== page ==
To combat this problem, government agencies test foods using sophisticated chemical analyses. The Canadian Food Inspection Agency (CFIA) and the U. of Guelph pioneered the use of DNA analysis to identify species. (Deep budget cuts to CFIA in recent years are undermining this process.)

To be fair, the retailers and even the distributors are often unaware of the adulterations. Processed foods contain dozens of ingredients from many countries and it would be impossible to have them all tested.

One way to reduce the risk of food fraud is to buy local unprocessed foods. Unfortunately “real foods” tend to be more expensive and require more work to prepare at home. But even if the ingredients on processed food labels are accurate, it is still best to avoid them!

For more information on this or other natural health topics, stop in and talk to Stan; for medical advice consult your licensed health practitioner.

November 28, 2016

397 Vitamin D Deficiency Pandemic? [28 Nov 2016]

With the evidence piling up that the RDA for vitamin D is too low and the concern about the increasing deficiencies of the world’s population (a 2010 article in International J of Health Sciences estimated 1 billion people worldwide), it was inevitable that there would be some pushback. It came earlier this month in a paper published in the NEJM “Vitamin D Deficiency – Is There Really a Pandemic?”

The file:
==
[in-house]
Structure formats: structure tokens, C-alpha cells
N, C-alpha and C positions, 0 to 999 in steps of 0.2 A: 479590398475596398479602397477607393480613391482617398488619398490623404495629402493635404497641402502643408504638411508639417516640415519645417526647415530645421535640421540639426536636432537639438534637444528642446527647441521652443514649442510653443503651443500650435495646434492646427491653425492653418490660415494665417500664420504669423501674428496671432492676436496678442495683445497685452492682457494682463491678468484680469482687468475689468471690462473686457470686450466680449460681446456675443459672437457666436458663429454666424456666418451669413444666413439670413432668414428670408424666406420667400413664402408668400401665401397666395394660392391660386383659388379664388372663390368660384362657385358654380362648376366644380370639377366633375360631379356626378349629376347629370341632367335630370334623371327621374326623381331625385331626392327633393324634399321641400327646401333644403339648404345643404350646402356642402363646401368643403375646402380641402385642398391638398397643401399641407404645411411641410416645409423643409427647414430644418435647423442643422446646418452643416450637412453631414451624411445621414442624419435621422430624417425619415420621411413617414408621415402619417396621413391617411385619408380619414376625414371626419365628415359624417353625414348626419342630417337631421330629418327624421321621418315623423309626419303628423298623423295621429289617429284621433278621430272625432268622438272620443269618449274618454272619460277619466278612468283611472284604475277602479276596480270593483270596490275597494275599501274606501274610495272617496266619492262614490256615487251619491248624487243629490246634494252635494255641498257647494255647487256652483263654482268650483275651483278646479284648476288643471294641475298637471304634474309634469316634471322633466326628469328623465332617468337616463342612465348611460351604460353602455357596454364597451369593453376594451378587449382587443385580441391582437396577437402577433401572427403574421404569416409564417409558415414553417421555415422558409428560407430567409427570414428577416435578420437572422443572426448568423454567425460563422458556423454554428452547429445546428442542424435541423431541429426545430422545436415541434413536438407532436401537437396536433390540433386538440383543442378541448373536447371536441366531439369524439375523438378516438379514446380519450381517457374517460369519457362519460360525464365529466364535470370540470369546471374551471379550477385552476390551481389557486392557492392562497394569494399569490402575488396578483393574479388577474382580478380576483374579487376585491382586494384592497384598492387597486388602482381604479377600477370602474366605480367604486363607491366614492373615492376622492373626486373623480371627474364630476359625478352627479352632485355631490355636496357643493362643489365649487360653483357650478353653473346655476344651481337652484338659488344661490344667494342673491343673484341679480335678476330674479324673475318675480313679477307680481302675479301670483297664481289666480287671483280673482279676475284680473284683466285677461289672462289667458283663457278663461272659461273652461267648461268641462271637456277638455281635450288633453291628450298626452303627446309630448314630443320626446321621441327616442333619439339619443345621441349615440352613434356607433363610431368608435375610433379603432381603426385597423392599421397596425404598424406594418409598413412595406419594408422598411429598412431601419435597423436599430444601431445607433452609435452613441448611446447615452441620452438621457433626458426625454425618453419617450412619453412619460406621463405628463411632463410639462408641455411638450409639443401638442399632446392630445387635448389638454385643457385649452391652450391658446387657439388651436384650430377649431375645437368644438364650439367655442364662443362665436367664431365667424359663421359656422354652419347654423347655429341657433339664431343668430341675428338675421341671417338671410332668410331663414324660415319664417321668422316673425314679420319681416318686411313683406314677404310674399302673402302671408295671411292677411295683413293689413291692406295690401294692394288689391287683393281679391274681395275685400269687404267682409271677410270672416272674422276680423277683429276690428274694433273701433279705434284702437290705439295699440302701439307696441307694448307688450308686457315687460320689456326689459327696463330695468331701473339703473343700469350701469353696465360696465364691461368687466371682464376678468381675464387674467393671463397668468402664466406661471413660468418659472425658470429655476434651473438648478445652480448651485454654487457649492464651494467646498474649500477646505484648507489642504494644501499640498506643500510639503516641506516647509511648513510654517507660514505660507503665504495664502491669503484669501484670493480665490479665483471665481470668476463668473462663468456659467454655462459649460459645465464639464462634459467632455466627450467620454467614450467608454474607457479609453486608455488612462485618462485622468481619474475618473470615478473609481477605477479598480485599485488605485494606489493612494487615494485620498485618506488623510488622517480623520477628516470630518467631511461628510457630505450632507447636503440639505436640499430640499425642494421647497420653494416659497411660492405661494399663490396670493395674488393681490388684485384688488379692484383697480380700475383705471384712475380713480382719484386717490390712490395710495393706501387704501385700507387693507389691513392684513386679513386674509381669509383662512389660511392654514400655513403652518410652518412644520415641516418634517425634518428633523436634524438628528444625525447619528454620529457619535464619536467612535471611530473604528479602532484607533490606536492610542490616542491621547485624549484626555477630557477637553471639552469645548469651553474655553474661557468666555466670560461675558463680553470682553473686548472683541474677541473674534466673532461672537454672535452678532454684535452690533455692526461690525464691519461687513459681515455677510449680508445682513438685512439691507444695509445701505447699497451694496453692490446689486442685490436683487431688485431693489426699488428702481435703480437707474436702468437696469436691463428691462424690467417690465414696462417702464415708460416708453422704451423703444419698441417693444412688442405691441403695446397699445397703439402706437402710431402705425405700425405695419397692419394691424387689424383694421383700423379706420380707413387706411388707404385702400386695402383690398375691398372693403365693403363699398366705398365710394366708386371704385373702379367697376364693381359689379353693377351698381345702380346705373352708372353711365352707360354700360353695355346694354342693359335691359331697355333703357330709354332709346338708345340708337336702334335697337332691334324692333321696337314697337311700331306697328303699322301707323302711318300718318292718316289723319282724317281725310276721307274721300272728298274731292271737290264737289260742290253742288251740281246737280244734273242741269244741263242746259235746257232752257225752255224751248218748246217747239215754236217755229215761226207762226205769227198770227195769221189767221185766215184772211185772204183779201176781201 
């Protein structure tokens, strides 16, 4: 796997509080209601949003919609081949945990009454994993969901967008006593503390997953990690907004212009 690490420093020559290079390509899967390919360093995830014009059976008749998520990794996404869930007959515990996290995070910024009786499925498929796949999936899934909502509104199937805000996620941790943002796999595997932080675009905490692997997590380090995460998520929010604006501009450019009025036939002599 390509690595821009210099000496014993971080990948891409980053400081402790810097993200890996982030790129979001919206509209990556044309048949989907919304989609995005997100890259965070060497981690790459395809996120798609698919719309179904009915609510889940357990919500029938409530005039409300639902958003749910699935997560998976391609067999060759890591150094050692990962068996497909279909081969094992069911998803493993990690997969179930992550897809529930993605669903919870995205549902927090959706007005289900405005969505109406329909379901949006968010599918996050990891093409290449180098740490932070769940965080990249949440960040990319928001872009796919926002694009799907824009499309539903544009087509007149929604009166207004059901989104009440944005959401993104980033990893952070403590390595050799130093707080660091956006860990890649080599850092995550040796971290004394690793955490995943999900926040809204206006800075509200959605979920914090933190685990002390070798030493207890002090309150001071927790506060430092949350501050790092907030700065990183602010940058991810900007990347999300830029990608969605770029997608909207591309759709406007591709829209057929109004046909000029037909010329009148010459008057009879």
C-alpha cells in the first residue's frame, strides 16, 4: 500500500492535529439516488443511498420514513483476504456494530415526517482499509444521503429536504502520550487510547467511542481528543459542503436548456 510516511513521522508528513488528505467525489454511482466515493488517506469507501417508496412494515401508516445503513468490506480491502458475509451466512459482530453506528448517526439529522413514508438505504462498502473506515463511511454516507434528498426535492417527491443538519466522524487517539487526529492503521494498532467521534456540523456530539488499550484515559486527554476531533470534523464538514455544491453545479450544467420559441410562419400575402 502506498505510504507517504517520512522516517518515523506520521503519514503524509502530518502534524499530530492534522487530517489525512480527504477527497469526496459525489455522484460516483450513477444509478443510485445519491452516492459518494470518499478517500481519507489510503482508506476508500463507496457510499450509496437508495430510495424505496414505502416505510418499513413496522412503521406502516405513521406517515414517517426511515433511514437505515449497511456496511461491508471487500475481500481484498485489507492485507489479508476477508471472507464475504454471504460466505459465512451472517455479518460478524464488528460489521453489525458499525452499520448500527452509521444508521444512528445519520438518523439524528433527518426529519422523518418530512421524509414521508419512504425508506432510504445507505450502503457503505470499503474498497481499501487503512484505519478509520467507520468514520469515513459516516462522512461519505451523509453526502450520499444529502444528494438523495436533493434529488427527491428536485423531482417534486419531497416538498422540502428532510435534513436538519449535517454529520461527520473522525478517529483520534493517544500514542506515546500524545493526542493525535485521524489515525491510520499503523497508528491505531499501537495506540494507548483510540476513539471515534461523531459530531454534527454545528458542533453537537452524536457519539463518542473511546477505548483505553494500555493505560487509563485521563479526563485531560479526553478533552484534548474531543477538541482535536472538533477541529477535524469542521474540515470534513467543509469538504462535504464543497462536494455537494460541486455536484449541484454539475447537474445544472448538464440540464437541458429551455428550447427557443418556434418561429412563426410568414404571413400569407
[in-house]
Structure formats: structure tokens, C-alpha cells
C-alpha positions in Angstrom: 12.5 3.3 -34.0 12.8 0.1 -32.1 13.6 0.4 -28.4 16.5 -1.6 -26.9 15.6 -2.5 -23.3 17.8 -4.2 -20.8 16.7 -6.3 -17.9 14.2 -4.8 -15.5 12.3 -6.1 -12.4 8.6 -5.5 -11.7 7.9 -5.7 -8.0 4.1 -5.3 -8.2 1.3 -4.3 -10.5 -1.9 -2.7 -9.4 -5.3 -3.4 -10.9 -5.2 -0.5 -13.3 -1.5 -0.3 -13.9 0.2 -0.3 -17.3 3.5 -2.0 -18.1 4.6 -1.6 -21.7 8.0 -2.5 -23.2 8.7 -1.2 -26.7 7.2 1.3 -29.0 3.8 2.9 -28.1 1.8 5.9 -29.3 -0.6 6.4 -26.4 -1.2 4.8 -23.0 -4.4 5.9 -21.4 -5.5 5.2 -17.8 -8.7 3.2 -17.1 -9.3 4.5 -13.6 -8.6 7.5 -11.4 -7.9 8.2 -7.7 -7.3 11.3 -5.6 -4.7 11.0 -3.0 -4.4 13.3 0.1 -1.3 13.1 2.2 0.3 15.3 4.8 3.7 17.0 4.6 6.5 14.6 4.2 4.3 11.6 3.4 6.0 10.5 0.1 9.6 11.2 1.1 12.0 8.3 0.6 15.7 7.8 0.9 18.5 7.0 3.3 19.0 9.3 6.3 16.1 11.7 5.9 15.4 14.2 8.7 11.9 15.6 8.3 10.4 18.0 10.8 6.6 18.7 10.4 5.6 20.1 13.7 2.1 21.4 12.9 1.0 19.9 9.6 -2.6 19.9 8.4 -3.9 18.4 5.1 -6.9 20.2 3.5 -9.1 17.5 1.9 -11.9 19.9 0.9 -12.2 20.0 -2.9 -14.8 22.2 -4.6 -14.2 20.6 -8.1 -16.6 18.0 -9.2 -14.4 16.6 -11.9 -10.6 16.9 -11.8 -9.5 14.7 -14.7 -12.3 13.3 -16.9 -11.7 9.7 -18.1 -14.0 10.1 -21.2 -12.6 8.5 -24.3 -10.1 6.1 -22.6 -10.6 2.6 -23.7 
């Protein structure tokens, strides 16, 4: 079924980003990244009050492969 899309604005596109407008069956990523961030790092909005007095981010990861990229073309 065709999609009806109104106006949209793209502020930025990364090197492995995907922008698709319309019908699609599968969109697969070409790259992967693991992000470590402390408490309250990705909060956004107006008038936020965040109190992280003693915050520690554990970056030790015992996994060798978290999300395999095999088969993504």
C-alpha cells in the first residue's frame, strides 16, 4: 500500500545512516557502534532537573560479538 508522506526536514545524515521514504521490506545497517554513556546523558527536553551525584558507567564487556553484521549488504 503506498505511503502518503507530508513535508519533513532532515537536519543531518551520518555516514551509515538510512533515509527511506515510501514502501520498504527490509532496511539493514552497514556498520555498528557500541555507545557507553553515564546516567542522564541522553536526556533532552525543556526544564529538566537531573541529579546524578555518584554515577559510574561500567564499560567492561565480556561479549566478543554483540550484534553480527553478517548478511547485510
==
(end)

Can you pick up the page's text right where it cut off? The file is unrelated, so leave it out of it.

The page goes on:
This paper argues that vitamin D deficiencies are overestimated because they are based on the Recommended Dietary Allowance (RDA) of 600iu per day for ages 1-70 and 800iu for 70+ which correspond to a blood status of 20ng/ml (75 nmol/L in Canada). Instead (the authors argue) they should use the Estimated Average Intake (EAR) of 400iu and 600iu respectively, which brings half the population to 16 ng/ml, the minimum level to maintain adequate bone health.

A critique of this paper was published on the Vitamin D Council’s website November 18 by A. Tovey and Dr. J.J. Cannell. They made the following points:
• Even for bone health, the RDA is based on faulty statistics and is set too low
• Studies have shown that vitamin D provides many other benefits at much higher levels, so the RDA should be increased significantly
• A March 2013 paper in the Eur J Nutr concluded that vitamin D levels should be over 30 ng/ml to achieve the beneficial effect on chronic diseases.
• People living outdoors near the equator produce levels of 40-80 ng/ml which appears to be the optimum level for good health
• Blood levels of >40 ng/ml are associated with a 65% lower cancer risk
• A 2016 study found that raising blood levels of MS patients from 28 to 84 ng/ml by taking 10,000 iu per day resulted in significant improvements in quality of life scores
• Vitamin D supplementation of 6,400 iu/day safely supplied breast milk with adequate D for the nursing infant
• Raising D levels from 16 to 36 ng/ml improved depression in Swedish adolescents
• The latest data from the US shows that 70% of the population fails to meet even the very conservative 16 mg/ml.

So rather than being overestimated, the rates of vitamin D deficiencies are likely still highly underestimated. Do you know what your blood vitamin D level is?

For more information on this or other natural health topics, stop in and talk to Stan; for medical advice consult your licensed health practitioner.